Reading through Charlotte Mason’s Original Homeschooling Series.
I A method of education
The first part of this section discusses traditional methods and new methods. In her day, she says traditional methods had been “tried and found wanting” while science was bringing a revolution in parenting. She lists several contrasts:
- corporal punishment a given vs. disallowed
- plain food vs. varied diet that considers child’s tastes
- need to harden kids vs. need to shelter them (weather is used in the example; does she intend the more figurative sense as well?)
- prioritize duty and obedience vs. child’s pleasures
- child subject to parents vs. child-centered home
The point seems to be that with things in flux, without general consensus on such matters, it’s more important than ever for parents to fully think out what their approach to education will be.
The rest of the section deals with the term “method,” especially as contrasted with the term “system.” In her usage, method refers to a naturally flowing, unlaborious, holistic, and reflective approach that is based on just a few principles of natural law. System, on the other hand, is more formulaic, does not require or invite reflection, has definite steps, and is best suited to smaller specific aspects of education. Method should govern education as a whole, and is involved in the specifics as well; method can use system, but not vice versa.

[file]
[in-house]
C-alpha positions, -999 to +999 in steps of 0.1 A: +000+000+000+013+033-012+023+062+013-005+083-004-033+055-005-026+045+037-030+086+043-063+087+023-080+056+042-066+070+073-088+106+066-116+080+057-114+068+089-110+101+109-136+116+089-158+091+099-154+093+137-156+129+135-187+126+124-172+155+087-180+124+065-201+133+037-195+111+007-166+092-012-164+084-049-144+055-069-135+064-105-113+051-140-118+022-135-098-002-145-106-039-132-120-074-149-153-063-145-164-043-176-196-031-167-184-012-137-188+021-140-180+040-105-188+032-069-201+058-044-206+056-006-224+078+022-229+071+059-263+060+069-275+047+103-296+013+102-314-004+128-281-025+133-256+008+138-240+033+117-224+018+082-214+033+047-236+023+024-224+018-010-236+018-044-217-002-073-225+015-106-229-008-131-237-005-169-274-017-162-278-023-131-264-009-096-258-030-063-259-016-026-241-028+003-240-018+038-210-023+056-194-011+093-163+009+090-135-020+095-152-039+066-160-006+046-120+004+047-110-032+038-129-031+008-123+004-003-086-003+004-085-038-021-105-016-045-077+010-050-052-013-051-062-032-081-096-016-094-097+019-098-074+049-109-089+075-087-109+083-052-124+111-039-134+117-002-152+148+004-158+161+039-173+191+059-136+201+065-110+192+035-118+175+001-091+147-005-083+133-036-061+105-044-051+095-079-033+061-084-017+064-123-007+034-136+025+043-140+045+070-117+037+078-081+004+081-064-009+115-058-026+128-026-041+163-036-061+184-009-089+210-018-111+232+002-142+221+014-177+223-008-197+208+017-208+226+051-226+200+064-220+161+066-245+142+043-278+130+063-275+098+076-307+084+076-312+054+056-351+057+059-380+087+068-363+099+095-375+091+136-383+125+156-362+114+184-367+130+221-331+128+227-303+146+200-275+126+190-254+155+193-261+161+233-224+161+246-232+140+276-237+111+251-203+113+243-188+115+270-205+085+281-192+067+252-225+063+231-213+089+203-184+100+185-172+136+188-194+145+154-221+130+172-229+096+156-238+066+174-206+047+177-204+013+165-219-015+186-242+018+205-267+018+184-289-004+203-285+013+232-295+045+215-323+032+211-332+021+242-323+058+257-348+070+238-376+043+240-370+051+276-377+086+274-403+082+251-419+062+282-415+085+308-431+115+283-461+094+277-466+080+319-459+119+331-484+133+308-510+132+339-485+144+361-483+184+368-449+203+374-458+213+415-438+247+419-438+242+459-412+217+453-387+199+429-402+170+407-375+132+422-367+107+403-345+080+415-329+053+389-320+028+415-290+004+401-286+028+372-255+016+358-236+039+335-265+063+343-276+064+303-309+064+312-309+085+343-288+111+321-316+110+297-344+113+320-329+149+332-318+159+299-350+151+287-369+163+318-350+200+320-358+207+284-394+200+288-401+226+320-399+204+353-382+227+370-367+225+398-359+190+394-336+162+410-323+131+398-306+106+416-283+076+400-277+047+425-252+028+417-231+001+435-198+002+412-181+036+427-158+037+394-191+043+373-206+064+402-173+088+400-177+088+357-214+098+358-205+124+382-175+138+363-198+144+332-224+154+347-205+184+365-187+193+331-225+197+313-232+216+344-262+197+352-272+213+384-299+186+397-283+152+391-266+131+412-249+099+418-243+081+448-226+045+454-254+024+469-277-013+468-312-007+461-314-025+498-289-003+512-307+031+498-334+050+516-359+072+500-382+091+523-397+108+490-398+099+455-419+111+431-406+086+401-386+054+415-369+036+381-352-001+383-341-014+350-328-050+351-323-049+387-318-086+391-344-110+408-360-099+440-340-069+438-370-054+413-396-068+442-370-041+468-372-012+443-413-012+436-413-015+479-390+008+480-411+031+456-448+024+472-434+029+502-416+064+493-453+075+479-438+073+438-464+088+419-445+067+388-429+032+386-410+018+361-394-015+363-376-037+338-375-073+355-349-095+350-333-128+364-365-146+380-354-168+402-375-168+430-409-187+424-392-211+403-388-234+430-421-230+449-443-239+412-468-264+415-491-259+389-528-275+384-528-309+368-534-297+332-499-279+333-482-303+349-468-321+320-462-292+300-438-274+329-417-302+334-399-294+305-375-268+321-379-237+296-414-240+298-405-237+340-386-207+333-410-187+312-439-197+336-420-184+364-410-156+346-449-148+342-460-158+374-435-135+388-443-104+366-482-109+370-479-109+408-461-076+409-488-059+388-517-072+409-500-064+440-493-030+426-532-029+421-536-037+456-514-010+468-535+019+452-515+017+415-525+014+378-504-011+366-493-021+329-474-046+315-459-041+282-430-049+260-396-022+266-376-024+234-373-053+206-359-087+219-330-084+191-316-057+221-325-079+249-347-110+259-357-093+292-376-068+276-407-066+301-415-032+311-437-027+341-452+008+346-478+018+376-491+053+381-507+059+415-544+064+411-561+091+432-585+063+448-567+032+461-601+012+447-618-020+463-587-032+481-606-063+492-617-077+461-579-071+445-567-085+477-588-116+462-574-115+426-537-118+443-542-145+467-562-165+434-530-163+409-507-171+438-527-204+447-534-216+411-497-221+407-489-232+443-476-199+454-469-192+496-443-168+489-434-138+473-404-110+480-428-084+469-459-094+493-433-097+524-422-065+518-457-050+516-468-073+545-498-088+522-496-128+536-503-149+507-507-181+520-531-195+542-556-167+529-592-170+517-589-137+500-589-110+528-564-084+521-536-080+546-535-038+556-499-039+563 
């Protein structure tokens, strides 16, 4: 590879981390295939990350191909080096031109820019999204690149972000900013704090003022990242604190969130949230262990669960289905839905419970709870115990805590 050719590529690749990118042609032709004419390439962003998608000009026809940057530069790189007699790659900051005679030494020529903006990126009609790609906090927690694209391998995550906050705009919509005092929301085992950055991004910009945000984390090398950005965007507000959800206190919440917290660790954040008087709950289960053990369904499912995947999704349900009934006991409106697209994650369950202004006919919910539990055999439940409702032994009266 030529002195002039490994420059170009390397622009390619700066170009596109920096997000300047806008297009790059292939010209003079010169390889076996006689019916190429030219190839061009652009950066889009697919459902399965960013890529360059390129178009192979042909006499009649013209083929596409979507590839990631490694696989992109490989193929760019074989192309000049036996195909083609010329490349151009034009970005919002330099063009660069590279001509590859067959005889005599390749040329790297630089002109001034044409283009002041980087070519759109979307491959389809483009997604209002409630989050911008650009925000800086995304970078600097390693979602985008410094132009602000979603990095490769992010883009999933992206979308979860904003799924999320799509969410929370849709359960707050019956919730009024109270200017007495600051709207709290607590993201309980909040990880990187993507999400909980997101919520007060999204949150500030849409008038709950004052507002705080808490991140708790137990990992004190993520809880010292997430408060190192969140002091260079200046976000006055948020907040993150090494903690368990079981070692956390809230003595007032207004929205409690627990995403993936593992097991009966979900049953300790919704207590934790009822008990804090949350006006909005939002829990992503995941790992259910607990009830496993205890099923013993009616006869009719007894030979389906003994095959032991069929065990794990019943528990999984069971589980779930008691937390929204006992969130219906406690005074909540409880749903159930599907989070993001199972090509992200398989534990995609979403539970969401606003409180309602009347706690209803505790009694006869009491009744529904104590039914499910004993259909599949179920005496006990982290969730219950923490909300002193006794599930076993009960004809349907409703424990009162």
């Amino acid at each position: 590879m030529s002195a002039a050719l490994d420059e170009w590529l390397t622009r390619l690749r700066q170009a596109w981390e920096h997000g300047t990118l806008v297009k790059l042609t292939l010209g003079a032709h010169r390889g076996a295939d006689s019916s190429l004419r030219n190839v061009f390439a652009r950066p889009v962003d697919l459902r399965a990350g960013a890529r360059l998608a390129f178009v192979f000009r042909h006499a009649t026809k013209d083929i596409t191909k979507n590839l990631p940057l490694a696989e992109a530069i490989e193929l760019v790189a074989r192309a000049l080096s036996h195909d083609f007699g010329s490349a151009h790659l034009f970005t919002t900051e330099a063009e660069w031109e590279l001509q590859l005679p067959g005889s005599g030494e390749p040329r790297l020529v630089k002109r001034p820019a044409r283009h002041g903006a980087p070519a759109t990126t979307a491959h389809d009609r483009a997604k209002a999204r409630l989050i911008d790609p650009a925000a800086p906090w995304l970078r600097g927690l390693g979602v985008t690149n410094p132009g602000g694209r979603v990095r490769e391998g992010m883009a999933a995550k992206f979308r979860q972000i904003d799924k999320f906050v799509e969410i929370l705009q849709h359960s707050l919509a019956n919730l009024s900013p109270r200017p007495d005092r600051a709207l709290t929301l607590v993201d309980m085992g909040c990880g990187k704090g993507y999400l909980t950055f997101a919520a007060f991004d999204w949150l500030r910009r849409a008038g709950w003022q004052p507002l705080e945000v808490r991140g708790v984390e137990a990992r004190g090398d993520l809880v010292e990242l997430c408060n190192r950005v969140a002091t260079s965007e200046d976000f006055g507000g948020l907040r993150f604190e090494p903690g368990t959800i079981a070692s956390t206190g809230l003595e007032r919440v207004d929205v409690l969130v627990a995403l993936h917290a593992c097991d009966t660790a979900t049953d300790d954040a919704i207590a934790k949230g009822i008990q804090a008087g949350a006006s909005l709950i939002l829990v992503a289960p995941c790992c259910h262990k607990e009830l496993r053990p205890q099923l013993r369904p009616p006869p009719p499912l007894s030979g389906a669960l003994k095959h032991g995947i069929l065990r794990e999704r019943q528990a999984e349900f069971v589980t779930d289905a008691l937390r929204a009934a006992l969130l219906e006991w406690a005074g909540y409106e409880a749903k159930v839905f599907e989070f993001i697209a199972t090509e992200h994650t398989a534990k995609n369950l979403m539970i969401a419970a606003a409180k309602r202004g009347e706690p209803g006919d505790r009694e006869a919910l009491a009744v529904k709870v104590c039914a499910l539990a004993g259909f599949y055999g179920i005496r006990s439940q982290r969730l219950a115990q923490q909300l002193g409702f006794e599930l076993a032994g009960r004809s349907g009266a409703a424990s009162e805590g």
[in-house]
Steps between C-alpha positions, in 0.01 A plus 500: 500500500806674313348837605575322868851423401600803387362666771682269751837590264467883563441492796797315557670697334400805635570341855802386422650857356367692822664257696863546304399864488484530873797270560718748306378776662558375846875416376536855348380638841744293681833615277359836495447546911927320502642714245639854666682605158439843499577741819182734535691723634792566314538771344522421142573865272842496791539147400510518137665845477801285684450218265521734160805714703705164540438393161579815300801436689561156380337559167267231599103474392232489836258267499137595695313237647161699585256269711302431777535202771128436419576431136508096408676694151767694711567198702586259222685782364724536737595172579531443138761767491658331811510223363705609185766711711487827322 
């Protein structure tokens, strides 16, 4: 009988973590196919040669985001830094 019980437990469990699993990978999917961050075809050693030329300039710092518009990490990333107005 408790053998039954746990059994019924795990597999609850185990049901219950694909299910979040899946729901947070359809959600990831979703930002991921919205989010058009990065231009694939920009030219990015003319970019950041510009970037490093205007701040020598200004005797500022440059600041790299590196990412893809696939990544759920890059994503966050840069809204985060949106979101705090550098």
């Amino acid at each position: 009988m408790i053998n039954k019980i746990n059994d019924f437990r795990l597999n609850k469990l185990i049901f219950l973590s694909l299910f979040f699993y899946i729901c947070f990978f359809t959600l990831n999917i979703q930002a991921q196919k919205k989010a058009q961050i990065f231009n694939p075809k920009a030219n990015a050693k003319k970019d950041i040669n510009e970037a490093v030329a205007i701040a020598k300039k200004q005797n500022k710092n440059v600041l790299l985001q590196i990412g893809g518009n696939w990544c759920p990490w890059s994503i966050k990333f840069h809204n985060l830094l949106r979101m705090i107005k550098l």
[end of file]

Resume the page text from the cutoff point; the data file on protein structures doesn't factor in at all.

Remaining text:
Two reasons why method is considered essential are that education happens at all times, whatever the child is doing, wherever he is; and that a child is not a machine but a “self-acting, self-developing being” (10).
The appeal of system is that we tend to feel more secure about things that are definite instead of requiring continual observation and reflection, and things that are neatly compartmentalized instead of holistic, blended, integrated. Anticipating that some will see her emphasis on holistic education as implying incessant watchfulness and work, Mason assures readers that it isn’t like that — instead it becomes as natural as acting on our knowledge that fire is hot and other such things.